Intelligence has three parts cognitive, emotional and practical. A building needs to reflect this. So an intelligent building will responsive to people in terms of not only being functional but to the human senses besides serving a community in the location. It will be resource effective in terms of energy , water and waste with low pollution. It will be smart in terms of technology selected to enable the systems to respond effectively but also make them easier for people to use. Today there is a focus on health and wellbeing and so intelligent buildings must produce a healing environment. Buildings need to be functional and practical but also expressive. Equally important is the infrastructure that services buildings and the people moving between them.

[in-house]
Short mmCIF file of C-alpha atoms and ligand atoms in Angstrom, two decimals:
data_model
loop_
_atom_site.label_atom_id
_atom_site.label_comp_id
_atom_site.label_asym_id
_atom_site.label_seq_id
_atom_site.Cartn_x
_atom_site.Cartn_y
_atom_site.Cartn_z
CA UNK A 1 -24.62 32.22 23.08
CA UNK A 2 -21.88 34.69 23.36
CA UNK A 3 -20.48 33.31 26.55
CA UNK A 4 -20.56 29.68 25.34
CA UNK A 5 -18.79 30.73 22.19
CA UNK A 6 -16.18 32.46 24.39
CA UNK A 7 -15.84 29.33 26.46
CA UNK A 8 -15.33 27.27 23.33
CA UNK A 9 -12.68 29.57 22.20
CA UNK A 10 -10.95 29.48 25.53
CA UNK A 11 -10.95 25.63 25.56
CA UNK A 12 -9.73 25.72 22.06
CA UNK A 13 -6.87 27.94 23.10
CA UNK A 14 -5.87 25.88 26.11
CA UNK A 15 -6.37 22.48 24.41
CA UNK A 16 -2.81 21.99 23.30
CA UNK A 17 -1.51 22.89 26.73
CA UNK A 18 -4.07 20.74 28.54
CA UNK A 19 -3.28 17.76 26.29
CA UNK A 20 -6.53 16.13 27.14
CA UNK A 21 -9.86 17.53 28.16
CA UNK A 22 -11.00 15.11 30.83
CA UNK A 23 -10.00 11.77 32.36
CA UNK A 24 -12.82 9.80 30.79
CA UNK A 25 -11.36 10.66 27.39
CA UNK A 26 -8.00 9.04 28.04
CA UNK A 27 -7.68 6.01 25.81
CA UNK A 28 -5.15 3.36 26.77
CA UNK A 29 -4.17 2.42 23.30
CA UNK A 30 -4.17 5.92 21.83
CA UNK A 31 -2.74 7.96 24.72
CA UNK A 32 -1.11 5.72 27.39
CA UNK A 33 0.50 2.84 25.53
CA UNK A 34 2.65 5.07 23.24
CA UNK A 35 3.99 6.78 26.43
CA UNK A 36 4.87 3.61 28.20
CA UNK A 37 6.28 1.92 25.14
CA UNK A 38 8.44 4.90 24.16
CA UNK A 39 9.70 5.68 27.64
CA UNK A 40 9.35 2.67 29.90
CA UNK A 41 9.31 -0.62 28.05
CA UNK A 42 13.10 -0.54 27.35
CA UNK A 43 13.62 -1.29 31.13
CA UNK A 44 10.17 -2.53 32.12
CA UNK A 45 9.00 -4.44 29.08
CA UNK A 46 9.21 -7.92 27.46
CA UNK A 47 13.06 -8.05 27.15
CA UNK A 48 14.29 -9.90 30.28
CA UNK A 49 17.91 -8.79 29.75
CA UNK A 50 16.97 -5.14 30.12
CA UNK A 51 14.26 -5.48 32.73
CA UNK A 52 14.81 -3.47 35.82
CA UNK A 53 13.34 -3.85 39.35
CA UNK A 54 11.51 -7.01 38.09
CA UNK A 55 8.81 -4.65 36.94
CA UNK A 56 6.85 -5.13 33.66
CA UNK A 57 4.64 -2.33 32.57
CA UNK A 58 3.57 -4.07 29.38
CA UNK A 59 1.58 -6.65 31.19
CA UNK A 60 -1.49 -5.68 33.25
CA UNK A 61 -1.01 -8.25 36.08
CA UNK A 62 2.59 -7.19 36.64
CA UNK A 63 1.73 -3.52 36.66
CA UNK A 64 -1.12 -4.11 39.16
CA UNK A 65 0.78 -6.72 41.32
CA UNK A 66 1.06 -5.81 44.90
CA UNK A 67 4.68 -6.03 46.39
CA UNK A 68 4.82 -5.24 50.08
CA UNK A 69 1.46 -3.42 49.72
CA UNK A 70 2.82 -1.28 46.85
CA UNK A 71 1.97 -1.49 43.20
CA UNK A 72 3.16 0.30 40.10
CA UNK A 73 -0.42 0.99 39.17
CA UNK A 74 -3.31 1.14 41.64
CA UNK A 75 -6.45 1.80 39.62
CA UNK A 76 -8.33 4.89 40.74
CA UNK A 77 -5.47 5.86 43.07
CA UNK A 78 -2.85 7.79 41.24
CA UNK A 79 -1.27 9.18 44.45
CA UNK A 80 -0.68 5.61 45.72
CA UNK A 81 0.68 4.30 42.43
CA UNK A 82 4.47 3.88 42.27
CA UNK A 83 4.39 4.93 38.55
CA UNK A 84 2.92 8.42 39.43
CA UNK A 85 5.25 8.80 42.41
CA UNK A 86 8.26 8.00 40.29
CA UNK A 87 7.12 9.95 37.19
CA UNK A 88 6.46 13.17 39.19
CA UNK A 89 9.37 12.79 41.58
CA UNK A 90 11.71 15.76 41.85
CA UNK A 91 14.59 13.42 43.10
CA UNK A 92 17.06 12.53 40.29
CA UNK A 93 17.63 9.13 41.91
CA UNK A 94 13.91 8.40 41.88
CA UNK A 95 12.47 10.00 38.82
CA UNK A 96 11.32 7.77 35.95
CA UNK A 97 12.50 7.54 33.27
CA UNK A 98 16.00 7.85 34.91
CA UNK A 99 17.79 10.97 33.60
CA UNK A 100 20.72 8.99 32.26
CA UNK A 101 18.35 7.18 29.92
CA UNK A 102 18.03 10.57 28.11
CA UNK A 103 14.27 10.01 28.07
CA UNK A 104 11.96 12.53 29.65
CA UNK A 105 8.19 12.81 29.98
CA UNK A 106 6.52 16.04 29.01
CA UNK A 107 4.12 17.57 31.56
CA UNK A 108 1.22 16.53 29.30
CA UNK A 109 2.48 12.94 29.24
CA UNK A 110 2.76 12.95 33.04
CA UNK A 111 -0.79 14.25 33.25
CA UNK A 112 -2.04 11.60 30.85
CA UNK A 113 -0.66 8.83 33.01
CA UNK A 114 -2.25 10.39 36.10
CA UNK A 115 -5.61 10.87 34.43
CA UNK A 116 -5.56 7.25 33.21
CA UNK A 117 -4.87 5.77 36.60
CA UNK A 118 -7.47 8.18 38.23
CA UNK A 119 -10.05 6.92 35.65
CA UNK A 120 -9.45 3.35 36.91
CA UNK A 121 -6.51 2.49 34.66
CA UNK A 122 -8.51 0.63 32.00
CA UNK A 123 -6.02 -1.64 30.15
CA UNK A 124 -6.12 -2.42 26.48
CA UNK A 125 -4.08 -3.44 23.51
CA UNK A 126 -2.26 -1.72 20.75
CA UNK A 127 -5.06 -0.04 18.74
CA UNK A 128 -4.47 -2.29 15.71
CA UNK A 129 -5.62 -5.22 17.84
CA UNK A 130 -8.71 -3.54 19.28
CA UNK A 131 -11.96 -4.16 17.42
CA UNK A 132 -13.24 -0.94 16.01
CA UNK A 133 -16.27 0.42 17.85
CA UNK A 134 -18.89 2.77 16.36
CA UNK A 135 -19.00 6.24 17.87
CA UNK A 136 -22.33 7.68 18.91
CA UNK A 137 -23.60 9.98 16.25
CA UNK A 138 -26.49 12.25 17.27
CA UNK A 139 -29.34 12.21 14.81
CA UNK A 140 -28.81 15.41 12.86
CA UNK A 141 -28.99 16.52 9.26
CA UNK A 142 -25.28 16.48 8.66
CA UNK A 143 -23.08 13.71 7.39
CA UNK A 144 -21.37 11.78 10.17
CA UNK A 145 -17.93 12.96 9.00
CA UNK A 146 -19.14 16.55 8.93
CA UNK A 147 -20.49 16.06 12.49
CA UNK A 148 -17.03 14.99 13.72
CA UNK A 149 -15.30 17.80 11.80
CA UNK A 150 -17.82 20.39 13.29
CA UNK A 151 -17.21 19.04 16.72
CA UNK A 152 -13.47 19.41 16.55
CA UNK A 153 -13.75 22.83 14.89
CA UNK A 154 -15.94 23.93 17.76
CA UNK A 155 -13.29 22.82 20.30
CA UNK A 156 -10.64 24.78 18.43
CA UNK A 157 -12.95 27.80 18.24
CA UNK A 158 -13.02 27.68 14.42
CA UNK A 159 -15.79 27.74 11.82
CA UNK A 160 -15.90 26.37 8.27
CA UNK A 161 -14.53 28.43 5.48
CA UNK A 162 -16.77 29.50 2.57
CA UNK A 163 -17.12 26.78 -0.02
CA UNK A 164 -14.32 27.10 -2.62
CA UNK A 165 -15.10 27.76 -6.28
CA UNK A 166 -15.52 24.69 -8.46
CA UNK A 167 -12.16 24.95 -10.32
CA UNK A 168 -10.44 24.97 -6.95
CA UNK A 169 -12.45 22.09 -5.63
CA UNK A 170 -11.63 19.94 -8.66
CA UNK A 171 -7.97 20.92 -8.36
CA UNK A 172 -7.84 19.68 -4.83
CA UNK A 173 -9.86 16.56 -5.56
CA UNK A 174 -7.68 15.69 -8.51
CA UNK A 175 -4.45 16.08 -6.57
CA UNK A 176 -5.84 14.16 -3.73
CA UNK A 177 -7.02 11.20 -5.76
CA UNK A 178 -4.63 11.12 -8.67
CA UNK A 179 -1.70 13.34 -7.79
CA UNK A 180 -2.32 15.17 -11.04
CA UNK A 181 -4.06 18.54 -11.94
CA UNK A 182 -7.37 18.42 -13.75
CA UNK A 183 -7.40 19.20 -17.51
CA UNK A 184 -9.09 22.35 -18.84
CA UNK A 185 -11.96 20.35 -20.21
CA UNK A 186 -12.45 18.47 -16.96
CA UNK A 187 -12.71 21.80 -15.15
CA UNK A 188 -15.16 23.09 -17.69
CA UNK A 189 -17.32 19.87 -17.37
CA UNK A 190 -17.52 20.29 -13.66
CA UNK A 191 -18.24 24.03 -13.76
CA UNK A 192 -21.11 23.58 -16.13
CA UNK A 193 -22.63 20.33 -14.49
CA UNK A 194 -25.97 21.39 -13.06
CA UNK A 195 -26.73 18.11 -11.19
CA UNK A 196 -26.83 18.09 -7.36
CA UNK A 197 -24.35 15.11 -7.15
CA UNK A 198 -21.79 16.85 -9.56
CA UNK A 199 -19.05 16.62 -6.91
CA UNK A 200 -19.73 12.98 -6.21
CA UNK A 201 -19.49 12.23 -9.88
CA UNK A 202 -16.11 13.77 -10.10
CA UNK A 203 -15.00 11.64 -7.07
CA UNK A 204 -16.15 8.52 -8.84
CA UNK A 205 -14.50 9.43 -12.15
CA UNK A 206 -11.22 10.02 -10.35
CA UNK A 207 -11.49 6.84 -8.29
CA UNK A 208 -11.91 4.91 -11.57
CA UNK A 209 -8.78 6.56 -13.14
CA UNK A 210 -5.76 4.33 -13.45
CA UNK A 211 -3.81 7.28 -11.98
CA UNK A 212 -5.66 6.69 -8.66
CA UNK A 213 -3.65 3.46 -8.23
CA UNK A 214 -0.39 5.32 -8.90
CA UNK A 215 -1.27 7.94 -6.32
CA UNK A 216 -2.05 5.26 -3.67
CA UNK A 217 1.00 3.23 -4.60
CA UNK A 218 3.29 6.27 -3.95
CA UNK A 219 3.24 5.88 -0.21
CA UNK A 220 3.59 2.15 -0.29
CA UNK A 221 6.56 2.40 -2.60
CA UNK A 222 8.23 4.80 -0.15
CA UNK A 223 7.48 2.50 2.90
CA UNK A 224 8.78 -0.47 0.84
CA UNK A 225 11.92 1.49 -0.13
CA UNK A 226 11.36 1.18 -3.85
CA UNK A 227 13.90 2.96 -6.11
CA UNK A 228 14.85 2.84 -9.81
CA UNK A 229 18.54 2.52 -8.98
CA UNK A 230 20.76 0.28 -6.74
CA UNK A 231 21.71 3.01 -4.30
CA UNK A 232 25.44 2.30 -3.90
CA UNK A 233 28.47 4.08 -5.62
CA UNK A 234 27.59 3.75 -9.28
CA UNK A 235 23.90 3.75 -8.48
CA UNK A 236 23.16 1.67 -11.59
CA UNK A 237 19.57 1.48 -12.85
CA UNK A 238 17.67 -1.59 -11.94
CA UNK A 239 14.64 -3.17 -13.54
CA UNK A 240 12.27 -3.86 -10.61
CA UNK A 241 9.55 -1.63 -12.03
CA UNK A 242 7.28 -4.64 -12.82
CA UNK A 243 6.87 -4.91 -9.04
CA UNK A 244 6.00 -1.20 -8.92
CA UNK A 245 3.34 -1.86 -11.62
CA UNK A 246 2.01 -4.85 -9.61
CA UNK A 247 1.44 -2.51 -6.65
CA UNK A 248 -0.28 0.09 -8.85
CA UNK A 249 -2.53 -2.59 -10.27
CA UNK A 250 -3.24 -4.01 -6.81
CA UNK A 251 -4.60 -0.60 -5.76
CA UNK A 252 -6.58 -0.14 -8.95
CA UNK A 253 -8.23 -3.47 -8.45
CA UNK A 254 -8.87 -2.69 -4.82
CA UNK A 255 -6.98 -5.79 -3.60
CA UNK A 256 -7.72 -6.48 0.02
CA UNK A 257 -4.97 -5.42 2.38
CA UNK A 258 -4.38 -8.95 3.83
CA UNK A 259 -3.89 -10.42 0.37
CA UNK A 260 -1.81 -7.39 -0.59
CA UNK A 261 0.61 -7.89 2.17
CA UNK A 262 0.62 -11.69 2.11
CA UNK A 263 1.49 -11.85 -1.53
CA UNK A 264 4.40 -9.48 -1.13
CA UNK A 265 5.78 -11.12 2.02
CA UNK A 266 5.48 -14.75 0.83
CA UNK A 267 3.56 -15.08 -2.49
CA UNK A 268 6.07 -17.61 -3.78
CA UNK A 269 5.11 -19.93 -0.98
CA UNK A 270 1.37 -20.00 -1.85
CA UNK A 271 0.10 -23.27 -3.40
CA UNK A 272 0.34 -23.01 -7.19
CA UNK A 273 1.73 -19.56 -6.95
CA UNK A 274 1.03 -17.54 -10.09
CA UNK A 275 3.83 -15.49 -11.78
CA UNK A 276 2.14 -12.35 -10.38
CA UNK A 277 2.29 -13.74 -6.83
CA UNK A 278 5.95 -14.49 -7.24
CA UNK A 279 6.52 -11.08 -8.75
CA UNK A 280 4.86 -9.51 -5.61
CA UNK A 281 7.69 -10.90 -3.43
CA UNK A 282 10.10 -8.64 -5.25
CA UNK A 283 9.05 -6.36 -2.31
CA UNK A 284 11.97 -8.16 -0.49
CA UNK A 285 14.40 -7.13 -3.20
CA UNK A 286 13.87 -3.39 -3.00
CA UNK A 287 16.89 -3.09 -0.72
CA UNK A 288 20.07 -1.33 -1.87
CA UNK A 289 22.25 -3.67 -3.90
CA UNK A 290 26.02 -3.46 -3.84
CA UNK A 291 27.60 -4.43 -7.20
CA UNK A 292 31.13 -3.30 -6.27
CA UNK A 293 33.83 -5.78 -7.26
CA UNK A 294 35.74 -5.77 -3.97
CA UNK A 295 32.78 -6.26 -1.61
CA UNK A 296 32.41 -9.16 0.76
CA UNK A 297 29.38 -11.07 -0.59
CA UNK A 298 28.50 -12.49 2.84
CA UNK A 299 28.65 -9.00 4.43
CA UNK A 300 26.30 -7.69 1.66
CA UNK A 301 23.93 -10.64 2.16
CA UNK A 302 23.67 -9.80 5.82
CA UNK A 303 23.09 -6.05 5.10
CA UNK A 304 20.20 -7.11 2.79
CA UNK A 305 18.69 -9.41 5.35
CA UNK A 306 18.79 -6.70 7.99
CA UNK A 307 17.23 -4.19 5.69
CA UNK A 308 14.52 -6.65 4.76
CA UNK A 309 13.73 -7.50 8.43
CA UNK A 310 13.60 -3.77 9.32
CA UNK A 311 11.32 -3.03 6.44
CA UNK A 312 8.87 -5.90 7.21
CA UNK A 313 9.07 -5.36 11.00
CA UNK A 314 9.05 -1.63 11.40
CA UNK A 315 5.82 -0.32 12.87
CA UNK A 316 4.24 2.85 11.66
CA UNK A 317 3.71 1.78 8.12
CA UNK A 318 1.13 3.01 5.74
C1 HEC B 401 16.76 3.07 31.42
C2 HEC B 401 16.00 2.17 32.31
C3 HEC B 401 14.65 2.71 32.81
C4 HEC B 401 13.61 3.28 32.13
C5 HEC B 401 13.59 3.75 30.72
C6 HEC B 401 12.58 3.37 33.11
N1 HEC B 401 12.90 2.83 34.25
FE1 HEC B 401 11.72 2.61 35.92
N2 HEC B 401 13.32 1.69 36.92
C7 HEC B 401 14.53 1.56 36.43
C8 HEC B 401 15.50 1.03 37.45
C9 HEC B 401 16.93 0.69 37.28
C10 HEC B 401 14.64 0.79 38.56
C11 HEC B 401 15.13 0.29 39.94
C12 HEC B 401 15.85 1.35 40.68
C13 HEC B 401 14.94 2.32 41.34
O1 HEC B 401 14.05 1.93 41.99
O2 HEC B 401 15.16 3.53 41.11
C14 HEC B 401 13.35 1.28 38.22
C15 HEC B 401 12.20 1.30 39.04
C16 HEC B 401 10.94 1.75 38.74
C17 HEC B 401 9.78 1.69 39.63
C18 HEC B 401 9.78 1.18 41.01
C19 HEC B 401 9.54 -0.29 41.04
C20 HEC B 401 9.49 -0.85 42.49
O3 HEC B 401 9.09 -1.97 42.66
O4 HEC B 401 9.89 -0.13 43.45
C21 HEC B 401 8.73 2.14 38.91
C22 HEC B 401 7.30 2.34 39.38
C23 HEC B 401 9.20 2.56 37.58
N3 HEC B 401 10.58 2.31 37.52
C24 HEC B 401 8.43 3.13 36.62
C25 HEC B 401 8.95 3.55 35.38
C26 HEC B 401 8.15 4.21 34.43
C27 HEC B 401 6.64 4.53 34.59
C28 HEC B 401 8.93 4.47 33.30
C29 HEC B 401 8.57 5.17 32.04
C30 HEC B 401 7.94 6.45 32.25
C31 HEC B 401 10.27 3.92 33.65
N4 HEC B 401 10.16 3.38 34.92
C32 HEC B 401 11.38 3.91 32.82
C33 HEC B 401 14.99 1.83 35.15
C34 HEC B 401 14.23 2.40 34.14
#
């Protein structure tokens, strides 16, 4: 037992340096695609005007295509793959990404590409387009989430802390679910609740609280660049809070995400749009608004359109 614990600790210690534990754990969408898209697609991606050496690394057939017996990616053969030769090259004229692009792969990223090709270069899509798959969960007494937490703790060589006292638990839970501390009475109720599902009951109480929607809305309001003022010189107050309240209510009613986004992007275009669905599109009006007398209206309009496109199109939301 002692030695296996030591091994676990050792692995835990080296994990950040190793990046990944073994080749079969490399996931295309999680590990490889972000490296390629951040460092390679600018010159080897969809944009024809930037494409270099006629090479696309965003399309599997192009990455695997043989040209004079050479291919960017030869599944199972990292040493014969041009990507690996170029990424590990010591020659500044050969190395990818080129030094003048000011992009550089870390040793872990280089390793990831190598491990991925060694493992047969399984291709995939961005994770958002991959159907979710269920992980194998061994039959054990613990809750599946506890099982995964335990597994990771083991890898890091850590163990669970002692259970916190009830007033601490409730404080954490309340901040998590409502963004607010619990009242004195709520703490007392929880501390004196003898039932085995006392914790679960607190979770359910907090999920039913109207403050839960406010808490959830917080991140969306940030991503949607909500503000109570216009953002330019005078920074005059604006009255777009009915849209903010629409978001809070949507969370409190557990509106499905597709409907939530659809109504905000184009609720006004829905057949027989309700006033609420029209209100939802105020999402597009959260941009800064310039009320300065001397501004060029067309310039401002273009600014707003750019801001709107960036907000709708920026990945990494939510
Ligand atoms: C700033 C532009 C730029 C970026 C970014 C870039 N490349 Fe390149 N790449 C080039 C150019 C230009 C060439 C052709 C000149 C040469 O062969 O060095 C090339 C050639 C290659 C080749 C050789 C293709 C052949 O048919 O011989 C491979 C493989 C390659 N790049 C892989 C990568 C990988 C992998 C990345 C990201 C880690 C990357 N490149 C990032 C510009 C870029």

Quan Jin is Senior Researcher in the research group Sustainable Building at the Division of Building Technology, and in the Area of advance Energy. She conducts research on indoor environmental quality from multiple disciplinary perspectives, and their impact on building energy efficiency and occupant health and comfort. The goal is to create tools and knowledge to improve human well-being and productivity in sustainable buildings while minimizing the energy consumption.
Full Professor, Vice-Head of Department and Vice-Dean for Research
Holger is a Full Professor in sustainable building at the Division of Building Technology, research group Sustainable Building, and in the Area of advance Building Futures. Holger works within sustainable building on concepts, tools and strategies to enhance the sustainability performance of construction materials, building products, buildings as well as entire cities.